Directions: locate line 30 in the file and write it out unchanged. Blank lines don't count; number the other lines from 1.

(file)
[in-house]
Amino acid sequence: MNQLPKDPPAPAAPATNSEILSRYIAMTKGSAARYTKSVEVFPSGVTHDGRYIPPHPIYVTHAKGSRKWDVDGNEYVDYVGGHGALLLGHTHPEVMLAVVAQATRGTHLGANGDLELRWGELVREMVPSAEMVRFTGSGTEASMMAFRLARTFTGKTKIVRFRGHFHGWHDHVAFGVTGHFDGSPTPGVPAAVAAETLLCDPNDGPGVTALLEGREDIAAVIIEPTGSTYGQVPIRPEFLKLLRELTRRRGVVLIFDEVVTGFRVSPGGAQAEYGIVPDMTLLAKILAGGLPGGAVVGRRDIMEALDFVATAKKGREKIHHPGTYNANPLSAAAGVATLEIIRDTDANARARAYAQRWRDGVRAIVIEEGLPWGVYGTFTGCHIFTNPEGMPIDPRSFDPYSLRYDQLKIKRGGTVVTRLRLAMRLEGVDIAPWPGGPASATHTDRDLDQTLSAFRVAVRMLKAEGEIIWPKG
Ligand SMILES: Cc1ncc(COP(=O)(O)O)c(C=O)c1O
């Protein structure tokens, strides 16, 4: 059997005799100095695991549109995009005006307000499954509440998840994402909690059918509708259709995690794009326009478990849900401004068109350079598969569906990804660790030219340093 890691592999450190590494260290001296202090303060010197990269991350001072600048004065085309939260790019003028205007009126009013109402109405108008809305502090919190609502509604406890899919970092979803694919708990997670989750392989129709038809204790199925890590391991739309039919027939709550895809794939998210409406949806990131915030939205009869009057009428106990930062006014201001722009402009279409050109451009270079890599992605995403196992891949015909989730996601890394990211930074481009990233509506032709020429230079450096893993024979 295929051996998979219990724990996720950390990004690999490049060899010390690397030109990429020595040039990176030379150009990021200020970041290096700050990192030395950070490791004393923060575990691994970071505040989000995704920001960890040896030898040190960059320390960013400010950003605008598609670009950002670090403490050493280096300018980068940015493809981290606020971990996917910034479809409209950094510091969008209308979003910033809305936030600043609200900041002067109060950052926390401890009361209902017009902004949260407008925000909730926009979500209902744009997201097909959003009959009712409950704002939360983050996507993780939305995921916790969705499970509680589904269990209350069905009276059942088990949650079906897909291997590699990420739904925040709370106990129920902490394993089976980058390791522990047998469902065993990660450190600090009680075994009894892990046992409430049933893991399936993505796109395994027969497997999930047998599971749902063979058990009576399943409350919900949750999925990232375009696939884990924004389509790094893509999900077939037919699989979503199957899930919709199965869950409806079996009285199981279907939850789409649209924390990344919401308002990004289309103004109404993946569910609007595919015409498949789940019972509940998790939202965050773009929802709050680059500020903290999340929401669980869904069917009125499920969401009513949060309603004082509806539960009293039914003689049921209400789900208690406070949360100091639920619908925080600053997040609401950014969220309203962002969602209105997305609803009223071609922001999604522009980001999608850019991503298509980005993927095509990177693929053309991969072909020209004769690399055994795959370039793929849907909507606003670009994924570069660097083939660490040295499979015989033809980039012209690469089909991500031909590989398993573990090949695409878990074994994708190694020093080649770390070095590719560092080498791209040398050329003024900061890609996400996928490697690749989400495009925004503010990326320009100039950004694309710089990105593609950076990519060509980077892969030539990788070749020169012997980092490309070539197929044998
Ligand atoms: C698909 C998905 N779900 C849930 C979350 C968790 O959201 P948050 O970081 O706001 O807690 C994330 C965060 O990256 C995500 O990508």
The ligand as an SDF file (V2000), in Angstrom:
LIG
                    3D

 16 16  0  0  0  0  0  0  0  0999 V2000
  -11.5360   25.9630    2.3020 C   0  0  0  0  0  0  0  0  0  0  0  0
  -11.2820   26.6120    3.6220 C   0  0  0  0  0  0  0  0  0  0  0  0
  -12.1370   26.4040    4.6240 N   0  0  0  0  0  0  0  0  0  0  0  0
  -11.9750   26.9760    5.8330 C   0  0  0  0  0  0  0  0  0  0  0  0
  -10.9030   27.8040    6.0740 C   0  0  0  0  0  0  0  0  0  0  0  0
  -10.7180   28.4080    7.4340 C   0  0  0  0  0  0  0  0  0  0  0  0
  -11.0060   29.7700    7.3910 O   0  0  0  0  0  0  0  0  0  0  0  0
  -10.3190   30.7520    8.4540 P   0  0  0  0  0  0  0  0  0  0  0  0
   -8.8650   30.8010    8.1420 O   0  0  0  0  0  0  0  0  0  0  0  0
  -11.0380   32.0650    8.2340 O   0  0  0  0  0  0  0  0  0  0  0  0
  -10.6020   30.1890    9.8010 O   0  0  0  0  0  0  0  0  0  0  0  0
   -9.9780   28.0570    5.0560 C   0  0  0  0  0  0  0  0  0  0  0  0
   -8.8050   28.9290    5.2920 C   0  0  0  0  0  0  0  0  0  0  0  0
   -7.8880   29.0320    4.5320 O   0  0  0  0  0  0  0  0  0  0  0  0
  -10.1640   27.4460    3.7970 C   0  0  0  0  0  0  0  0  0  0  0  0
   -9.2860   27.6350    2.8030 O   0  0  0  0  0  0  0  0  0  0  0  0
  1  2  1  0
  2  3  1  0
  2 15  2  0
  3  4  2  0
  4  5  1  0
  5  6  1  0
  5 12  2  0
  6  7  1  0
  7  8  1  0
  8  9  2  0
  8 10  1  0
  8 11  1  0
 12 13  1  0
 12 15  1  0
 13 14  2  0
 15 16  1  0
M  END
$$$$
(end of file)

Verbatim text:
  4  5  1  0